Addressing Human Elephant Conflict in Sri Lanka: Stakeholder Discussion on the Way Forward


by Nadeesha Paulis

 

Humane Society International together with SLYCAN Trust organised a lecture on “Addressing the human-elephant conflict in Sri Lanka” followed by a panel discussion on October 14th, 2019. Dr Prithiviraj Fernando, an expert in the conservation field with for over 25 years, narrated the present situation in Sri Lanka. 

 

Sri Lanka is home to the largest animal to walk on earththe elephant. At present, about 7000-8000 wild elephants roam in close to 70% of land in Sri Lanka compared with countries such as India where elephants only occupy 3%. While this itself is a blessing, tragedy lurks underneath the tropical paradise. Around 150 elephants and fifty people die each year due to human-elephant conflicts (HEC). The main reasons for the altercations between human and elephant are the drastic increase in the human population, encroachment for agriculture and settlements as well as unplanned development efforts.

 

HEC is neither simple nor straightforward. It is not a problem with easy solutions. 

(Image by Danushka Senadheera)

 

Trials and errors to manage human-elephant conflicts 

 

As a way to manage HEC, the Wildlife Conservation Department has tried several methods namely elephant translocation, setting up an elephant holding ground in Horouwpathana, mass elephant drives as well as setting up electric fences. 

 

Dr Fernando noted close to 25 cases of lone male elephants such as “Chandi” and “Brigadier” who were translocated to more favourable locations because of their “troublesome” nature. Unfortunately, the elephants in almost all 25 cases have returned to their home range sometimes crossing over 200 km making translocation of elephants detrimental to both humans and elephants.  

(Dr Prithiviraj Fernando speaking about the human-elephant conflict in Sri Lanka)

 

“It’s like Jurassic Park. They don’t like to call it a ‘prison but that’s what it is,” said Dr Fernando speaking about the elephant holding ground out of which elephants would always break out, even though it was a fortress.

 

Elephant drives are another tactic to relocate masses of elephants into the existing parks, sometimes 100-200 elephants at a time but again, the problem is not solved because 95% of they consist of innocent females and their juveniles which means that the problem causing elephants are left behind. Using ali wedi or huge firecrackers to scare the elephants away is also futile because while it may scare away the females (who don’t cause harm in the first place) it will only aggravate and annoy the male elephants who as a result, do more damage. 

 

The panel consisted of Rohan Wijensinha – Chairperson of the Federation of Environmental Organisations, Dr. Ajith Gunewardena – Assistant Director of the Central Environment Authority,  Hemantha Withanage – Executive Director at the Center for Environment Justice, Anura Sathurusinghe – Director of Ecosystems and Conservation Programme at SLYCAN Trust and Dr. Pruthuviraj Fernando Chairman from the Center for Conservation and Research, and was moderated by Vositha Wijenakaye of Humane Society International of Sri Lanka. 

([Left to right] Dr. Ajith Gunewardena, Hemantha Withanage, Anura Sathurusinghe, Dr. Pruthuviraj Fernando and Rohan Wijensinha)

 

What are the solutions to enable human-elephant co-existence?

 

“The income generated from Minneriya and Kaudulla National Parks during the season adds about 1.75 billion rupees to the local economy. That’s how valuable elephants (and other wildlife) are to us,” said Rohan Wijensinha who emphasised on the need for planned development in these areas so that it can enable human-elephant co-existence. “Policies are not enough. Sri Lanka needs movements that go beyond policies,” adds Mr Wijensinha encouraging the youngsters present at the event to build a movement of change.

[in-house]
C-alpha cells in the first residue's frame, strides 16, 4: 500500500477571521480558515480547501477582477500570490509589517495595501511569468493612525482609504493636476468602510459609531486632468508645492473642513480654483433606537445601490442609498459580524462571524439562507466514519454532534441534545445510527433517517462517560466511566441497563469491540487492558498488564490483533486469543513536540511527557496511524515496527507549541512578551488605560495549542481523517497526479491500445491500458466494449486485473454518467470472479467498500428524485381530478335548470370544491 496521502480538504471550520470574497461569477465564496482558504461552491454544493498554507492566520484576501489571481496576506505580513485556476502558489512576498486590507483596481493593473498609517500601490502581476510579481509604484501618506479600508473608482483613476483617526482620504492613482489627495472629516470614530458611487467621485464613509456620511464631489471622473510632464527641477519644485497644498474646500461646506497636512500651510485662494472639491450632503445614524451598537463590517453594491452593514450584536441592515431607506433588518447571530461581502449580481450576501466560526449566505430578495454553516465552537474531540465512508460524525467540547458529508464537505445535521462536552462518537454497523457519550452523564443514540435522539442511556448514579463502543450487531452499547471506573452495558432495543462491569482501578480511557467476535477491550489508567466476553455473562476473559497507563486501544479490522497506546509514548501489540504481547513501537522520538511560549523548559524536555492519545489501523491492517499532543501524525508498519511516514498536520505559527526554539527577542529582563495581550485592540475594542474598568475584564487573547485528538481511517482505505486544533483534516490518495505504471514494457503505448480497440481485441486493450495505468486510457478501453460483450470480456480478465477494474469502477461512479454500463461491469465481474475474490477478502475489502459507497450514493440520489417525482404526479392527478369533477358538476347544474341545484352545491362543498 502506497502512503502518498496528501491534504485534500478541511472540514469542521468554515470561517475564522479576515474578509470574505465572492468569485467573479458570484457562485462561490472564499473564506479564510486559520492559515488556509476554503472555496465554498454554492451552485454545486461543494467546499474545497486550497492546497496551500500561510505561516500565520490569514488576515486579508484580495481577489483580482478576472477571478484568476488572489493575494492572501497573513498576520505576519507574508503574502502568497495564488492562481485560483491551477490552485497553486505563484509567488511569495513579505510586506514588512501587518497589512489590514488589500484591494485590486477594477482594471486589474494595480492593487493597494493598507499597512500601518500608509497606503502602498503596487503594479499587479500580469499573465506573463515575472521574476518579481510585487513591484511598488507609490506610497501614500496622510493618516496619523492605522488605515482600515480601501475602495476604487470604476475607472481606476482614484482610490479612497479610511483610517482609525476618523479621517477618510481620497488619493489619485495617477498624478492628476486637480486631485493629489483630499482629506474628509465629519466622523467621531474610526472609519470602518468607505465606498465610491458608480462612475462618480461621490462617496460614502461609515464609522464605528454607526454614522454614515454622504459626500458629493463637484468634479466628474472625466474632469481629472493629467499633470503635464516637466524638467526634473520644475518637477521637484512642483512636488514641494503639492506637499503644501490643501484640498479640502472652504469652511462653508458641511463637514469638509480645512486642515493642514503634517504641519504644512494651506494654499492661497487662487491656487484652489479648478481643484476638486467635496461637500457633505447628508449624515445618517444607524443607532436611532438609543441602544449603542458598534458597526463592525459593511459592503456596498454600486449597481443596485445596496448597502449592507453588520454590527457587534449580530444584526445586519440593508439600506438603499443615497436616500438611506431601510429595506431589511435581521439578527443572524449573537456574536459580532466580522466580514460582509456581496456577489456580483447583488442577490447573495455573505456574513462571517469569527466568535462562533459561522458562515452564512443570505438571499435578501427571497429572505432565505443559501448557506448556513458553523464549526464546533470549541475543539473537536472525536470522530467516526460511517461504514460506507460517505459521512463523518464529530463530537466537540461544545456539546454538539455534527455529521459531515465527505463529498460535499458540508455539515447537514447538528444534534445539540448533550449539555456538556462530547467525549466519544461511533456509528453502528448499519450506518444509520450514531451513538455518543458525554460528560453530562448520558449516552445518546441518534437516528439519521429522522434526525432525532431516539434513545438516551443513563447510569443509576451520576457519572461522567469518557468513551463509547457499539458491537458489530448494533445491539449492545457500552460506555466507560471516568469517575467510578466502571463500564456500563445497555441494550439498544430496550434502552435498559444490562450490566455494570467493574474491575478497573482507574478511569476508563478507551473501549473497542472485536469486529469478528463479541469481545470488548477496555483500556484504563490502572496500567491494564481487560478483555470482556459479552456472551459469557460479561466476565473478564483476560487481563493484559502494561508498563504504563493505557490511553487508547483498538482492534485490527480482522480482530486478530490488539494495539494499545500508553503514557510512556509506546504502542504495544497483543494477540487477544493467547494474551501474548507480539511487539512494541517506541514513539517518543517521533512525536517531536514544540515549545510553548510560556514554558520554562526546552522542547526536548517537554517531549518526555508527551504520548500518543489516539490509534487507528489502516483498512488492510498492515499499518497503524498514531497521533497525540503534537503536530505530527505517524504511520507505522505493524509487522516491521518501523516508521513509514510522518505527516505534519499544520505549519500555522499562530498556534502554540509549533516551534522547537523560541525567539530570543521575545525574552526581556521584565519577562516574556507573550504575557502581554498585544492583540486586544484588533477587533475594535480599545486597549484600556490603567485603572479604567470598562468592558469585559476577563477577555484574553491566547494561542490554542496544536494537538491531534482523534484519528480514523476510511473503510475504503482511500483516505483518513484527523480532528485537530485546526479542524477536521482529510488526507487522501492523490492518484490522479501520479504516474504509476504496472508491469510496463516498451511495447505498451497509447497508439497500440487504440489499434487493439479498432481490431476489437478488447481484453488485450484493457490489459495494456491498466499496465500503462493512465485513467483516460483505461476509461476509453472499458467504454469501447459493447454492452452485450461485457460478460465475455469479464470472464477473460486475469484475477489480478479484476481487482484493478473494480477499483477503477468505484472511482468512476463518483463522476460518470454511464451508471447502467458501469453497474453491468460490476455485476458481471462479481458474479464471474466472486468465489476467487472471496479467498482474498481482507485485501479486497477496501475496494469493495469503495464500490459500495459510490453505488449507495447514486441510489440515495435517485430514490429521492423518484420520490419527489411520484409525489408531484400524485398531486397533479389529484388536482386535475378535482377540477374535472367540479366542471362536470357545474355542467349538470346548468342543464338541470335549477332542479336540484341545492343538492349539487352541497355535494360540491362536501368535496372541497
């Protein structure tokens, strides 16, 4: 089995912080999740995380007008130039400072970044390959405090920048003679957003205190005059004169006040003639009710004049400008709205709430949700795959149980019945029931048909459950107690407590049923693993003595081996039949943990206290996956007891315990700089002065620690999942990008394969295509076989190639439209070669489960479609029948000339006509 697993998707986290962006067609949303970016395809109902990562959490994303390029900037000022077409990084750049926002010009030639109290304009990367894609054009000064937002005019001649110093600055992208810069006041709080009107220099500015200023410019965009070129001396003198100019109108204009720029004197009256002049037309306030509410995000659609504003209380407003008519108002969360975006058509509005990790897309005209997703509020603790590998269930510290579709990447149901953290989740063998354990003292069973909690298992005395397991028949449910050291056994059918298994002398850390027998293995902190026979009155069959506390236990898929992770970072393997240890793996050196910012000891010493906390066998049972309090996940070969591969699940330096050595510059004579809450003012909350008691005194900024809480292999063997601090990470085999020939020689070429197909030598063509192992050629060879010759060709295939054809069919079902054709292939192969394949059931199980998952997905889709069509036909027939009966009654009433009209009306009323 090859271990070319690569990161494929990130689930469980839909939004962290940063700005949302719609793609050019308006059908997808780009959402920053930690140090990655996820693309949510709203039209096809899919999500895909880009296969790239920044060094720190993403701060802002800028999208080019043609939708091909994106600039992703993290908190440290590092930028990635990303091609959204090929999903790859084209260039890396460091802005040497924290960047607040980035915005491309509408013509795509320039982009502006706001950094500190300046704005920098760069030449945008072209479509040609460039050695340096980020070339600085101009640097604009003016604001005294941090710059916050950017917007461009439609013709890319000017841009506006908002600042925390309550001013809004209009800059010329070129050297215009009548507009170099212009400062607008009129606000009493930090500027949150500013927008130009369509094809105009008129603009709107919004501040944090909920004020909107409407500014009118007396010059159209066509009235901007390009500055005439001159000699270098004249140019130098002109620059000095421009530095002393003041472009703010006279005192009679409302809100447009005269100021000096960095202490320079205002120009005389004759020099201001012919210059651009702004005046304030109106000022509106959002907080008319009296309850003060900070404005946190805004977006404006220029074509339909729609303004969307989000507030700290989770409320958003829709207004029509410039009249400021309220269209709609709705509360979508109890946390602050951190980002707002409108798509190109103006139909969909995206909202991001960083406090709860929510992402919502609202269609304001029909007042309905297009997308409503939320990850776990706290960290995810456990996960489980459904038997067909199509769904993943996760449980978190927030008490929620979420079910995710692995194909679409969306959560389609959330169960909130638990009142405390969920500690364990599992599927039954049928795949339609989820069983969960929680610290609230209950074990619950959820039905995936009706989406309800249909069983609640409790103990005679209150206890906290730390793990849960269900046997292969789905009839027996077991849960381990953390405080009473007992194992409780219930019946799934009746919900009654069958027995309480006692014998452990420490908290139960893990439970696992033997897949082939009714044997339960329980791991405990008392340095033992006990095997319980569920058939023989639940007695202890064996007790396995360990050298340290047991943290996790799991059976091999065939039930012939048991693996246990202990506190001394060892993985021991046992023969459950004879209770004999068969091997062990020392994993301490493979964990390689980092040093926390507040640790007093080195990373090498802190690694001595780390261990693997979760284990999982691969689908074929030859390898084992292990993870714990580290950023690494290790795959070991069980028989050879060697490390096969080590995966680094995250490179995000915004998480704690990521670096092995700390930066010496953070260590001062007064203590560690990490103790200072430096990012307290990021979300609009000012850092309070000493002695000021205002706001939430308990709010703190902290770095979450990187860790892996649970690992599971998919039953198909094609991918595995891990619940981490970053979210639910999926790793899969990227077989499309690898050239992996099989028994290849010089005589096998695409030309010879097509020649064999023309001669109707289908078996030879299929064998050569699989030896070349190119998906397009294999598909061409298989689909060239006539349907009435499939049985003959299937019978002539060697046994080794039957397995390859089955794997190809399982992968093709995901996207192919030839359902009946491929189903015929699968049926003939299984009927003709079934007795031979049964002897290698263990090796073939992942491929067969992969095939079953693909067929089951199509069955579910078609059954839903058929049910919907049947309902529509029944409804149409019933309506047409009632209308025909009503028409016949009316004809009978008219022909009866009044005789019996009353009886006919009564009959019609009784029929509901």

Anura Sathurusinghe spoke about deforestation and how it impacts HEC. “At the moment, large-scale infrastructure developments such as roads and reservoirs contribute to deforestation more than encroachments,” said Mr Sathurusinghe. He says that on average, 7500 to 8000 hectares of land undergo deforestation in Sri Lanka, which is a low rate compared with other countries but still a cause for concern. He emphasised the need to identify a value for the ecosystems similar to India’s tiger reserves so that all stakeholders involved, from policymakers to the inhabitants are aware of the need to conserve. 

( Lecture on the human-elephant conflict in Sri Lanka) 

 

Hemantha Withanage spoke about hakka patas as a big threat to elephants. Attached to pumpkin or pineapple, this device detonates once an animal bites on it, badly wounding and ultimately killing it. He also spoke of unplanned development projects such as roads and housing schemes that are built on the elephant corridors that adversely affect the elephants who have been using these corridors to migrate for generations. “This is a man-made, politically fueled, conflict,” says Mr Withanage who calls out for science-backed elephant management policies that will help both man and animal. 

 

Speaking on elephant corridor mapping and habitat management through remote and satellite-based technology Dr Ajith Gunewardena said “We’ve initiated a project to map out the ecosystem services in Kamberawa in the Knuckles range where we use high-res satellite data to identify habitat quality, pollination, sediment delivery ratio, land degradation, environmental sensitivity and so on,” He also spoke about using technology and methods such as on strategic environmental assistance to identify which areas need to be conserved, which areas are good for human settlements and development projects and so on. 

(Attendees at the lecture on the human-elephant conflict in Sri Lanka)

 

Additional reading on HEC.